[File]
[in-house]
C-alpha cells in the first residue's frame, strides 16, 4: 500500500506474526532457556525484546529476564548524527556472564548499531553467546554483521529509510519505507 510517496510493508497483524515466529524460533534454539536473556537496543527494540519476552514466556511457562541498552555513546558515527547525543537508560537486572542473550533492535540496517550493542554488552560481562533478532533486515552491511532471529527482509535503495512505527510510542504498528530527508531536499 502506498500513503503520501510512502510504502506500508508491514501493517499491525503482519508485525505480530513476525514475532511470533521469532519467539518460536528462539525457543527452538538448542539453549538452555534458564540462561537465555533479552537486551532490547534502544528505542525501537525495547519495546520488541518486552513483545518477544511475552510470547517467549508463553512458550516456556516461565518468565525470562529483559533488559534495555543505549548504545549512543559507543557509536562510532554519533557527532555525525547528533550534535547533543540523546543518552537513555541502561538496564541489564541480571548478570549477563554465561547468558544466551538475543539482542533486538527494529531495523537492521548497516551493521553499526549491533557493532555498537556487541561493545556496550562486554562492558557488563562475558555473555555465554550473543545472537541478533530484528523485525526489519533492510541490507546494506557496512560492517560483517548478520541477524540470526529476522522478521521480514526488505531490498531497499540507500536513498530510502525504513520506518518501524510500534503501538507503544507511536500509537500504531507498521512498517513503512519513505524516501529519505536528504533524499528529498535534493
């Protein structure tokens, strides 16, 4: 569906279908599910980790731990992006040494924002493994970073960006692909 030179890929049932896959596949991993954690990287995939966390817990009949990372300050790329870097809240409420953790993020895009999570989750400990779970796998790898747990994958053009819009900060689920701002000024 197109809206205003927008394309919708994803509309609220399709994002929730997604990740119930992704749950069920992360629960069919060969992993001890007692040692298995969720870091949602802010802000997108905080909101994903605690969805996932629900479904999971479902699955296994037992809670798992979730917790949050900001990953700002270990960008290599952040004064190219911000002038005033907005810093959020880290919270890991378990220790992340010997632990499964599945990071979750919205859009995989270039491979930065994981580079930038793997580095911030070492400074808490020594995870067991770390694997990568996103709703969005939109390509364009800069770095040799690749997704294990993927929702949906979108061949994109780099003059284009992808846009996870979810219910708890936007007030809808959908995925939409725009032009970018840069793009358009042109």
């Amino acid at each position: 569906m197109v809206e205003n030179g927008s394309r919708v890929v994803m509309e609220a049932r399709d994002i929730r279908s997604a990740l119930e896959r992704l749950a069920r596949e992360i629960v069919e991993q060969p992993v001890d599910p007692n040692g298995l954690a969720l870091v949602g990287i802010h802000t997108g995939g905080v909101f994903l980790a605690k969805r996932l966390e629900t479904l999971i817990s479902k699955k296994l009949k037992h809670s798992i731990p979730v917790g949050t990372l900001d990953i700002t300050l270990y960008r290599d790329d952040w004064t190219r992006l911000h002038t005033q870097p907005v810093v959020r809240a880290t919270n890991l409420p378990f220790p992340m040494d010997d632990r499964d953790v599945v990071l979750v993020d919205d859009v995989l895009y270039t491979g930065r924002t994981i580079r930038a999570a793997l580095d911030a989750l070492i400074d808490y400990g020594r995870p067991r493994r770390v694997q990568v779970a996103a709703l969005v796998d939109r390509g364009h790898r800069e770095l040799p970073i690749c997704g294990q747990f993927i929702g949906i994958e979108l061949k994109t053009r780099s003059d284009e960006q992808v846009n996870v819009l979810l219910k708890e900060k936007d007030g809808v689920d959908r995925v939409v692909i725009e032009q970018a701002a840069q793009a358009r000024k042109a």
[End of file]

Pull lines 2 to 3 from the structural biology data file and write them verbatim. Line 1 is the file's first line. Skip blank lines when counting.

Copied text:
C-alpha cells in the first residue's frame, strides 16, 4: 500500500506474526532457556525484546529476564548524527556472564548499531553467546554483521529509510519505507 510517496510493508497483524515466529524460533534454539536473556537496543527494540519476552514466556511457562541498552555513546558515527547525543537508560537486572542473550533492535540496517550493542554488552560481562533478532533486515552491511532471529527482509535503495512505527510510542504498528530527508531536499 502506498500513503503520501510512502510504502506500508508491514501493517499491525503482519508485525505480530513476525514475532511470533521469532519467539518460536528462539525457543527452538538448542539453549538452555534458564540462561537465555533479552537486551532490547534502544528505542525501537525495547519495546520488541518486552513483545518477544511475552510470547517467549508463553512458550516456556516461565518468565525470562529483559533488559534495555543505549548504545549512543559507543557509536562510532554519533557527532555525525547528533550534535547533543540523546543518552537513555541502561538496564541489564541480571548478570549477563554465561547468558544466551538475543539482542533486538527494529531495523537492521548497516551493521553499526549491533557493532555498537556487541561493545556496550562486554562492558557488563562475558555473555555465554550473543545472537541478533530484528523485525526489519533492510541490507546494506557496512560492517560483517548478520541477524540470526529476522522478521521480514526488505531490498531497499540507500536513498530510502525504513520506518518501524510500534503501538507503544507511536500509537500504531507498521512498517513503512519513505524516501529519505536528504533524499528529498535534493
């Protein structure tokens, strides 16, 4: 569906279908599910980790731990992006040494924002493994970073960006692909 030179890929049932896959596949991993954690990287995939966390817990009949990372300050790329870097809240409420953790993020895009999570989750400990779970796998790898747990994958053009819009900060689920701002000024 197109809206205003927008394309919708994803509309609220399709994002929730997604990740119930992704749950069920992360629960069919060969992993001890007692040692298995969720870091949602802010802000997108905080909101994903605690969805996932629900479904999971479902699955296994037992809670798992979730917790949050900001990953700002270990960008290599952040004064190219911000002038005033907005810093959020880290919270890991378990220790992340010997632990499964599945990071979750919205859009995989270039491979930065994981580079930038793997580095911030070492400074808490020594995870067991770390694997990568996103709703969005939109390509364009800069770095040799690749997704294990993927929702949906979108061949994109780099003059284009992808846009996870979810219910708890936007007030809808959908995925939409725009032009970018840069793009358009042109």